Whether or not you decide to employ the services of a Scrum trainer, your whole team will still need some form of education. At this point, it’s time to determine which groups of people need training and identify their specific needs:
Though you might not think executives need training, they do require a high-level understanding of agile as it pertains to your organization, and problem-solving resources for lean thinking. This group will need to focus on organizational, cultural and communication problems endemic to the company, while receiving training that covers agile topics in broad strokes, rather than execution-oriented specifics. Remember: Executives are busy. You’ll likely only get two to four hours of their time, so make it count.
These teammates should receive high-level training that’s paired with hands-on exposure to the nuts and bolts of a Scrum process. The transition to self-organizing teams will change management positions quite a bit, so prepare them for their new roles with training in lean thinking, facilitation and coaching. Make sure the change is presented as an opportunity for managers to renew their purpose, and provide a clear list of duties they should shift toward.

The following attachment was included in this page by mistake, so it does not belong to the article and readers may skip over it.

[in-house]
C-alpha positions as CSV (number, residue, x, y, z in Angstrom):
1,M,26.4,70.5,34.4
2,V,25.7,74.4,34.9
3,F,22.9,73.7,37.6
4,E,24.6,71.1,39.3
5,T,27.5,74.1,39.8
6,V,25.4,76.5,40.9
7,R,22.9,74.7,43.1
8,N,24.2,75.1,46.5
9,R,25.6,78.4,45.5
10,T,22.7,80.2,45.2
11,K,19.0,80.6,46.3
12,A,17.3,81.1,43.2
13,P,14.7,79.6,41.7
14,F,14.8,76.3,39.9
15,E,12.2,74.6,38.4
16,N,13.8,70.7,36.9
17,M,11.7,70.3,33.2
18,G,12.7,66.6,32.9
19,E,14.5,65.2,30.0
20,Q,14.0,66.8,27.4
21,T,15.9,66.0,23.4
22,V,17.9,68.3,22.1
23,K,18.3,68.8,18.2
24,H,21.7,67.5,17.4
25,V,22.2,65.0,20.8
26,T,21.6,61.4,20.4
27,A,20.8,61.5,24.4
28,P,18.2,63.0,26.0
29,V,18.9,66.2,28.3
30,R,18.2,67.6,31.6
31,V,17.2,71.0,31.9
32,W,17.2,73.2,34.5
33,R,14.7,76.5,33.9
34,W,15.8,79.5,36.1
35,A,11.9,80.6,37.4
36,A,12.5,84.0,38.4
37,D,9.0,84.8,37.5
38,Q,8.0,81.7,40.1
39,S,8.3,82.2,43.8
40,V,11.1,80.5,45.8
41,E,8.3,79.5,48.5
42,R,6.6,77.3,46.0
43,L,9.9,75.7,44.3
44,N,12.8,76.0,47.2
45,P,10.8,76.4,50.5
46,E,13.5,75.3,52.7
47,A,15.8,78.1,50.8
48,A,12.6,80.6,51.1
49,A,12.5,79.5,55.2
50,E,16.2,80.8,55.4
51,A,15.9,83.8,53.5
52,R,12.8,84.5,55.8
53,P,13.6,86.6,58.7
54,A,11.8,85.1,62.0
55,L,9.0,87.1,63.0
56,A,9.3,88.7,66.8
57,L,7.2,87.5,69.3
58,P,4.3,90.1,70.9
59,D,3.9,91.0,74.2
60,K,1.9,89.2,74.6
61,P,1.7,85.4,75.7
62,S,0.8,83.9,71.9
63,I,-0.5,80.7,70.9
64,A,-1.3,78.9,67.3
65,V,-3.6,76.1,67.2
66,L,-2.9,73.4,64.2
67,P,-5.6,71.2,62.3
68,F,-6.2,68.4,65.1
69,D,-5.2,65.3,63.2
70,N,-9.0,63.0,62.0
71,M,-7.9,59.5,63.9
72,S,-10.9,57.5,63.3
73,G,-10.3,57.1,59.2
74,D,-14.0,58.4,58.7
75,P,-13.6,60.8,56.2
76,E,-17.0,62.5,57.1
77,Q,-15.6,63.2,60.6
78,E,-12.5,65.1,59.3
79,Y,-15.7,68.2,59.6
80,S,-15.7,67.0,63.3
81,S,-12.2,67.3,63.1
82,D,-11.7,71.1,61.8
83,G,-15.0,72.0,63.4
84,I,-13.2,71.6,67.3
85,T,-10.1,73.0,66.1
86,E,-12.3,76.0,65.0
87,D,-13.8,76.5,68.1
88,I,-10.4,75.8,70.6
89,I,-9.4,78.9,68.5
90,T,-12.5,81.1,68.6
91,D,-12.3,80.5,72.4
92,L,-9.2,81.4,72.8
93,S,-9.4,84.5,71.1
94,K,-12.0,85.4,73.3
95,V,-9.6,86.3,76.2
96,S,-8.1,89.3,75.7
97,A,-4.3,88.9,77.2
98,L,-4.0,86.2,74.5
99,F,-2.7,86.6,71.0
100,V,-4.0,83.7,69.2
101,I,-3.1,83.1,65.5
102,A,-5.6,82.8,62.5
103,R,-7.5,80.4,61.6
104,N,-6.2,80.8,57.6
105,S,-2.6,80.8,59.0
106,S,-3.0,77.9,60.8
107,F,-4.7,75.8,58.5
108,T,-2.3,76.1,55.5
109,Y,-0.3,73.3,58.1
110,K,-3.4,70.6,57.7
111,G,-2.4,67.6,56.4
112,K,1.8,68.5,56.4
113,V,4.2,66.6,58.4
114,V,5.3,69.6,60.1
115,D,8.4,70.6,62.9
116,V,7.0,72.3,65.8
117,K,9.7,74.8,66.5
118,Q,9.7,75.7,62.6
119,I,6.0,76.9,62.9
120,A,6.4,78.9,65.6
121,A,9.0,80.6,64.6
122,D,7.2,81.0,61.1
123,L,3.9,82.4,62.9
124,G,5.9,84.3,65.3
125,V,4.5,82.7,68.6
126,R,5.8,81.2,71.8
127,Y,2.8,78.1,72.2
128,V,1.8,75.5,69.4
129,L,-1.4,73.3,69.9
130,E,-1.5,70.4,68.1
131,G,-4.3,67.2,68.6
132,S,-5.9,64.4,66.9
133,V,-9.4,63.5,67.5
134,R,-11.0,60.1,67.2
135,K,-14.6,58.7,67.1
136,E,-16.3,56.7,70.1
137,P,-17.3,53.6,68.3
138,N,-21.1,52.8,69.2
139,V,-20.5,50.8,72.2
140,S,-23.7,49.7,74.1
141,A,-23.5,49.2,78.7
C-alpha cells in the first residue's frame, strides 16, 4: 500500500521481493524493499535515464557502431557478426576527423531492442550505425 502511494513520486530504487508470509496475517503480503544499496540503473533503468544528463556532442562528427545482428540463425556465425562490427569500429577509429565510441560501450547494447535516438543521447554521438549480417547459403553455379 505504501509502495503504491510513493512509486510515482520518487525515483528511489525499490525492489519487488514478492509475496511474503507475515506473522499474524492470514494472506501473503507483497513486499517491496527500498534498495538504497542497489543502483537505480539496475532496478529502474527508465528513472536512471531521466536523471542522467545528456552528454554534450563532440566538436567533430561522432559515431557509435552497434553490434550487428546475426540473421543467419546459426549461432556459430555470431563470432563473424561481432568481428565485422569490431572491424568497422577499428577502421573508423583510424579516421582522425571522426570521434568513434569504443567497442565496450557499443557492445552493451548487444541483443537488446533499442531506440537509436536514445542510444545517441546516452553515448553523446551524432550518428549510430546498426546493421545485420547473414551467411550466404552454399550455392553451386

Last, but not least, we can’t forget the educational needs of your development team. Because the team will be participating in Scrum implementation on a day-to-day basis, it’s essential to provide all the training necessary to solidify their understanding of the Scrum methodology. Fortunately, your team also has the most time to dedicate to training, so don’t short-change them by rushing the process. Feel free to spend a few days on up-front instruction and hands-on exercises, then encourage ongoing learning with follow-up coaching.
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